Severe thunderstorms, especially during spring and summer, are part of everyday life in northeast Ohio. They are so common that many of us give little or no thought to preparing for them when we hear the distant rumble of thunder and see moisture-laden clouds marching towards us. While rain is often welcome, these storms are often armed with lightning bolts, torrents of water, wind, and hail. They can be blessings that bring relief from high temperatures and drought, or menaces that destroy crops, property, and sometimes lives. Because the storms can be so damaging, it is always wise to take action as soon as the signs of an approaching storm appear. My daughters and I learned this the hard way one afternoon in 2013.
As we left a local market we noticed a dark, rumbling mass of clouds in the western sky. Not perceiving any threat, I confidently headed toward the looming darkness. Rain pelted our van as I navigated down the curvy country road. My youngest daughter, Rachel, began to energetically encourage me to go home. Dismissing her concerns because I wanted to cross one more chore off my to-do list, I decided we would make another stop. I should have listened to Rachel.
By the time we reached the next store, my wipers strained to hold back the sheets of water that continually battled to impair my vision. The crowded parking lot was flooded to the depth of a kiddie pool and it rushed by like rapids. Lightning flashes and peels of thunder shot through the sky. Stranded cars that could not pass through the rising waters blocked much of the way. Fearful for our lives, and mad at myself for my carelessness, we headed home. What normally would have been a short drive took three times as long. By the grace of God, we made it safely.
As believers in Jesus, we can take action to prepare for the inevitable storms of life. These steps will not prevent storms, but they will help us navigate them. Many of us are familiar with the disciplines of prayer, worship, and Bible reading, but there is one discipline that seems to have been forgotten by many segments of the modern church: fasting. One of the most powerful pictures of this discipline is seen in the Old Testament book of 2 Chronicles.
In 2 Chronicles 20, King Jehoshaphat was faced with the terrifying approach of three separate enemy armies as they advanced on Judah. King Jehoshaphat was not a stranger to conflict, but instead of ordering his armies to go out into battle, he did something some might consider radical and risky. In 2 Chronicles 20:3 we read, “Then Jehoshaphat was afraid and set his face to seek the Lord, and proclaimed a fast throughout all Judah.” During the fast, a Levite named Jahaziel prophesied, “You will not need to fight in this battle. Stand firm, hold your position and see the salvation of the Lord on your behalf, O Judah, and Jerusalem. Do not be afraid and do not be dismayed. Tomorrow go out against them, and the Lord will be with you” (2 Chronicles 20:17). While fasting, praying, and praising God, the people and armies of Judah witnessed a miracle. “And when they began to sing and praise, the Lord set an ambush against the men of Ammon, Moab, and Mount Seir, who had come against Judah, so that they were routed. For the men of Ammon and Moab rose against the inhabitants of Mount Seir, devoting them to destruction, and when they had made an end of the inhabitants of Seir they all helped to destroy one another” (22 -23).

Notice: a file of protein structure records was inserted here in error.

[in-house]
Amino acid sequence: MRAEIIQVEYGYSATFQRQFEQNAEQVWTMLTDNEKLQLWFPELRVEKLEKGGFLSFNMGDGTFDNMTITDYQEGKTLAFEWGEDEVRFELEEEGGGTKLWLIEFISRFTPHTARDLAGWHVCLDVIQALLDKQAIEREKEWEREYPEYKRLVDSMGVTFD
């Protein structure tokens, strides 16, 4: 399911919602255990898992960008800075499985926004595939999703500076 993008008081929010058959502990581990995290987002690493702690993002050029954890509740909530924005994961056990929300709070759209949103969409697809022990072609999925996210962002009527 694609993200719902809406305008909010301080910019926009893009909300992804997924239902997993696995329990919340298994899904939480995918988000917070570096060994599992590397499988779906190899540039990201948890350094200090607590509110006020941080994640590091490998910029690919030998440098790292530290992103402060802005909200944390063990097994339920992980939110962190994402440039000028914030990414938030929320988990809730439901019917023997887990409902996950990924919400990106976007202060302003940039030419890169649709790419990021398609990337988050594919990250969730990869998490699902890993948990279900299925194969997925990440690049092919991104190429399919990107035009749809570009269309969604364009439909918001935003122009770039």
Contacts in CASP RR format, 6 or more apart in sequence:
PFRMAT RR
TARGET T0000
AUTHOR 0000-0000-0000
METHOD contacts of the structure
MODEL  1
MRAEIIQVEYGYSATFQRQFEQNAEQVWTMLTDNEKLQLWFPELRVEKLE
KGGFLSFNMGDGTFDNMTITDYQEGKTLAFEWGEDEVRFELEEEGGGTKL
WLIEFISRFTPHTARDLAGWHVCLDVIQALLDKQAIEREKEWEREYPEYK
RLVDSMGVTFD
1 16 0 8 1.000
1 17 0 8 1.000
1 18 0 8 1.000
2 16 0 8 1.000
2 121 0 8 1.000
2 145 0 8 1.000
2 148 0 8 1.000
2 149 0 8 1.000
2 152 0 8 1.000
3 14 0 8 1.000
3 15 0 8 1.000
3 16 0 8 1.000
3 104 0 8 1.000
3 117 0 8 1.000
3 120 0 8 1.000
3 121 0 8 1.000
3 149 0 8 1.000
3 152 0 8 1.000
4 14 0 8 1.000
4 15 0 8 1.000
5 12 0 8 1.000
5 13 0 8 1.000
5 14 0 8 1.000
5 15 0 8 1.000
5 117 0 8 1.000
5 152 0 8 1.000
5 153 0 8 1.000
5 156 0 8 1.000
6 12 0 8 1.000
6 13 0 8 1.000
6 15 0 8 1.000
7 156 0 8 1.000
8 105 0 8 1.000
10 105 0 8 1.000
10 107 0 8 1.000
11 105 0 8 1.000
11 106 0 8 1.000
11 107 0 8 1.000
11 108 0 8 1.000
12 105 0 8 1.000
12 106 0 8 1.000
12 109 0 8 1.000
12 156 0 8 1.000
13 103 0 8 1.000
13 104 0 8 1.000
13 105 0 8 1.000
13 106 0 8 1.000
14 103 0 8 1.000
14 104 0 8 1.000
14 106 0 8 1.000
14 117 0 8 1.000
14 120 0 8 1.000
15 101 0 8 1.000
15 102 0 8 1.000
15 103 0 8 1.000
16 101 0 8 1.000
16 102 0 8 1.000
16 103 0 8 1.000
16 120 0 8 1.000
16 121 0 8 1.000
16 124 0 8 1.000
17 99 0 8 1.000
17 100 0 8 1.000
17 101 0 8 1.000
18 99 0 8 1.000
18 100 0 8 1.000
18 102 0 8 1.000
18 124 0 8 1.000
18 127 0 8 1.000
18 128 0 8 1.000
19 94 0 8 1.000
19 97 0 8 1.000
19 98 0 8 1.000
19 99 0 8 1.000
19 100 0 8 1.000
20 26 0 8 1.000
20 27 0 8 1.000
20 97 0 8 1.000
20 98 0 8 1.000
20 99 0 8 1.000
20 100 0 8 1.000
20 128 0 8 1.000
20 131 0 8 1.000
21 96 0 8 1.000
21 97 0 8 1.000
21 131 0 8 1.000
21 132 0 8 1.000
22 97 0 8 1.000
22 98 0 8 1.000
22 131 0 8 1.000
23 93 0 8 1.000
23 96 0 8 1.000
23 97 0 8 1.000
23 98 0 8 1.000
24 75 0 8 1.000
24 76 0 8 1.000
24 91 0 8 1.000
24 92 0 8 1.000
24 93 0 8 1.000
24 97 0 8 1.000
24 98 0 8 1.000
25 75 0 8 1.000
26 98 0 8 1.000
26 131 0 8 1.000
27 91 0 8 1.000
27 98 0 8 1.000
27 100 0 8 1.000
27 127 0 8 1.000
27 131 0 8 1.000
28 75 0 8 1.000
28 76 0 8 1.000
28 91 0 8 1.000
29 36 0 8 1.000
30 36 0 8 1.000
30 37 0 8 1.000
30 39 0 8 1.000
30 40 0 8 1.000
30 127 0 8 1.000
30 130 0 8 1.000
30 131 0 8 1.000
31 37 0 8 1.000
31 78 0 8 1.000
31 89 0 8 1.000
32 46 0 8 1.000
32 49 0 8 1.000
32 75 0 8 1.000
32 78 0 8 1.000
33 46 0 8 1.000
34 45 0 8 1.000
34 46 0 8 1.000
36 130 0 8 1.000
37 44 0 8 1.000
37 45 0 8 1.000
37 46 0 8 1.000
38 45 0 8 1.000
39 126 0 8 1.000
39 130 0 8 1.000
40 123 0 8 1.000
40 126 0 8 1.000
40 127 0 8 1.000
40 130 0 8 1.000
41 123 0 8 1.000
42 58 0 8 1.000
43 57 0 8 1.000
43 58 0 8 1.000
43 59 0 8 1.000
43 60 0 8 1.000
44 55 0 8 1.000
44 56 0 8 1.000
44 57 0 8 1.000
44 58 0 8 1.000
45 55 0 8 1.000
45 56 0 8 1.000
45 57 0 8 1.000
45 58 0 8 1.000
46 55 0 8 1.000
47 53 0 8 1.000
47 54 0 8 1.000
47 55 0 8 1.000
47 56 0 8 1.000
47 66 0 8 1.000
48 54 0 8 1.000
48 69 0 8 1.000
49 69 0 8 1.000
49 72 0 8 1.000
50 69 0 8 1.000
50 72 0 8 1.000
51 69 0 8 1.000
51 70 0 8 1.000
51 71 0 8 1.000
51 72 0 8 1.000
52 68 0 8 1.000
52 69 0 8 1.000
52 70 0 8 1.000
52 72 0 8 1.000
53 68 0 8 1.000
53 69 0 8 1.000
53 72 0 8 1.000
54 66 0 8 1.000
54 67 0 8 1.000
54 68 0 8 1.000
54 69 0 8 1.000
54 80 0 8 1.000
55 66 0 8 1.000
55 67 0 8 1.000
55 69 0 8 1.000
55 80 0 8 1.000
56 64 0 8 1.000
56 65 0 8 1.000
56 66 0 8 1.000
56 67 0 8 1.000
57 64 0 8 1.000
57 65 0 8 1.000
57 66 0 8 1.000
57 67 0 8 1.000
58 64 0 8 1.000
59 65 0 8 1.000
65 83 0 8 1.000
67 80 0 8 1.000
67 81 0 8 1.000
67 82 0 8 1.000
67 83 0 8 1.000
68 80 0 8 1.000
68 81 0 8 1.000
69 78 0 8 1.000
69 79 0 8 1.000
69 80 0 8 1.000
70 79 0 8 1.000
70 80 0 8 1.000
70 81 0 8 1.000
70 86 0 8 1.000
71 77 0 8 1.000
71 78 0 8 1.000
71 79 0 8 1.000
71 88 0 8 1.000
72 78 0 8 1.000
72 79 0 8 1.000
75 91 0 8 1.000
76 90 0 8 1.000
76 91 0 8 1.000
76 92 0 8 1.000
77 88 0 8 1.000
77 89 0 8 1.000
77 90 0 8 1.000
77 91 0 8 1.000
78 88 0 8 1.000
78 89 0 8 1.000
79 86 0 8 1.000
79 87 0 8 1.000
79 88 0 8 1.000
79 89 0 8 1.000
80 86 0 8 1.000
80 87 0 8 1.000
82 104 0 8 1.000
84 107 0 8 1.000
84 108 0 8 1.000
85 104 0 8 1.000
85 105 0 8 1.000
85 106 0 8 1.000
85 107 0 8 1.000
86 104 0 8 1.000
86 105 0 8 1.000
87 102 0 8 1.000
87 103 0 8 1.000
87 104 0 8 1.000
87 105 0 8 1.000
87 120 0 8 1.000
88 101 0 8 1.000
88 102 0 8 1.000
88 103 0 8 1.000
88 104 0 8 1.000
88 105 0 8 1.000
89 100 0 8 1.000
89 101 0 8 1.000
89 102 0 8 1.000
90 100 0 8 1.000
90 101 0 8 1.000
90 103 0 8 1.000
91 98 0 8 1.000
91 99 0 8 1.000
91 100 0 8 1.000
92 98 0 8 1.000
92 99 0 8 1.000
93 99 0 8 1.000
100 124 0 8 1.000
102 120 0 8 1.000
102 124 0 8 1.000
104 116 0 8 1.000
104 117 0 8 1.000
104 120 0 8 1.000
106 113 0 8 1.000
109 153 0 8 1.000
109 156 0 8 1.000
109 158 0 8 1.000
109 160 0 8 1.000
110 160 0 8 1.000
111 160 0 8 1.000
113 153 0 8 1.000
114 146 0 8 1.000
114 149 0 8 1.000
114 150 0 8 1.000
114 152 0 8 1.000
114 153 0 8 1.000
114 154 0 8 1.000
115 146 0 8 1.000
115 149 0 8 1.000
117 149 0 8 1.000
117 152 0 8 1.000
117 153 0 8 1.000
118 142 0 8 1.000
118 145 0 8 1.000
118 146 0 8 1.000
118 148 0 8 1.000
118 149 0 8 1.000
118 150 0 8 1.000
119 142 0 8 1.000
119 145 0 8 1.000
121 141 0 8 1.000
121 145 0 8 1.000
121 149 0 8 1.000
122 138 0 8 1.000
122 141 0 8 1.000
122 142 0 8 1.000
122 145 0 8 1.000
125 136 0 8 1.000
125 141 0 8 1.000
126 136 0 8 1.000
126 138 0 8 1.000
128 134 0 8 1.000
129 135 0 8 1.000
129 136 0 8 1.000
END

Jehosaphat could have acted like I did when I saw the approaching storm and gone about his normal routine. No one would have thought twice if he would have called upon his military leaders and instructed them to go to battle. Instead, he humbly sought God’s will in the matter by declaring a fast not only for himself but all of Judah. By submitting to God through fasting, he allowed God’s will to be considered first.
It is clear in Scripture that Jesus assumes his followers will be fasting. In Matthew 6:16 he teaches, “when you fast.” Fasting is not an old testament ritual that has been relegated to the past, but is one of the powerful spiritual disciplines given to us by God for our edification and ultimately his glory. Arthur Wallis, in his book God’s Chosen Fast, states, “If you have been brought low through personal defeat; if there is a call in your soul to a deeper purifying, to a renewed consecration; if there is the challenge of some new task for which you feel ill-equipped—then it is time to inquire of God whether He would not have you separate yourself unto Him in fasting.”
God does not leave us powerless as we walk in this broken world. He has sent us a divine helper, The Holy Spirit. This Holy Spirit indwells us to facilitate all of the spiritual disciplines, including the amazing gift of fasting.